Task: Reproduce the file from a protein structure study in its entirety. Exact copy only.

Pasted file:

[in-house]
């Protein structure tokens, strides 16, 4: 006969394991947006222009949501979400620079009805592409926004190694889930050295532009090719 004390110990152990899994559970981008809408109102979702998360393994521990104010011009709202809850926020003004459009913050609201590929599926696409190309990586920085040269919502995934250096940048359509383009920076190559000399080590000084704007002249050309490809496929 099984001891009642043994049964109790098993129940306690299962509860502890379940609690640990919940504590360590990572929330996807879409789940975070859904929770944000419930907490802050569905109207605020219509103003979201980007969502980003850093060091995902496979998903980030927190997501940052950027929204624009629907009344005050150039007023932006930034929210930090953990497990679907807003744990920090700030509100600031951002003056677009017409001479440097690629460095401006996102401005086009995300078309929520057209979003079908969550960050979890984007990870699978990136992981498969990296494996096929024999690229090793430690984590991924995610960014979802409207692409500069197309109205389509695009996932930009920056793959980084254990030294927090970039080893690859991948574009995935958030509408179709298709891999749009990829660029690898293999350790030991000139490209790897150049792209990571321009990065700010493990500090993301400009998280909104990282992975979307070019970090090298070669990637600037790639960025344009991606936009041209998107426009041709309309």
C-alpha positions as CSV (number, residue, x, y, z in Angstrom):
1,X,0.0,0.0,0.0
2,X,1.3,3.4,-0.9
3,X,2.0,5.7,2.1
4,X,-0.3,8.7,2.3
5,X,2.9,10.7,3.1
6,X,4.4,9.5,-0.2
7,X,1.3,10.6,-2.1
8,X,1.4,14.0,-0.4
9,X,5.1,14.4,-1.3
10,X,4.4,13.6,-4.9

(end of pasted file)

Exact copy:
[in-house]
């Protein structure tokens, strides 16, 4: 006969394991947006222009949501979400620079009805592409926004190694889930050295532009090719 004390110990152990899994559970981008809408109102979702998360393994521990104010011009709202809850926020003004459009913050609201590929599926696409190309990586920085040269919502995934250096940048359509383009920076190559000399080590000084704007002249050309490809496929 099984001891009642043994049964109790098993129940306690299962509860502890379940609690640990919940504590360590990572929330996807879409789940975070859904929770944000419930907490802050569905109207605020219509103003979201980007969502980003850093060091995902496979998903980030927190997501940052950027929204624009629907009344005050150039007023932006930034929210930090953990497990679907807003744990920090700030509100600031951002003056677009017409001479440097690629460095401006996102401005086009995300078309929520057209979003079908969550960050979890984007990870699978990136992981498969990296494996096929024999690229090793430690984590991924995610960014979802409207692409500069197309109205389509695009996932930009920056793959980084254990030294927090970039080893690859991948574009995935958030509408179709298709891999749009990829660029690898293999350790030991000139490209790897150049792209990571321009990065700010493990500090993301400009998280909104990282992975979307070019970090090298070669990637600037790639960025344009991606936009041209998107426009041709309309």
C-alpha positions as CSV (number, residue, x, y, z in Angstrom):
1,X,0.0,0.0,0.0
2,X,1.3,3.4,-0.9
3,X,2.0,5.7,2.1
4,X,-0.3,8.7,2.3
5,X,2.9,10.7,3.1
6,X,4.4,9.5,-0.2
7,X,1.3,10.6,-2.1
8,X,1.4,14.0,-0.4
9,X,5.1,14.4,-1.3
10,X,4.4,13.6,-4.9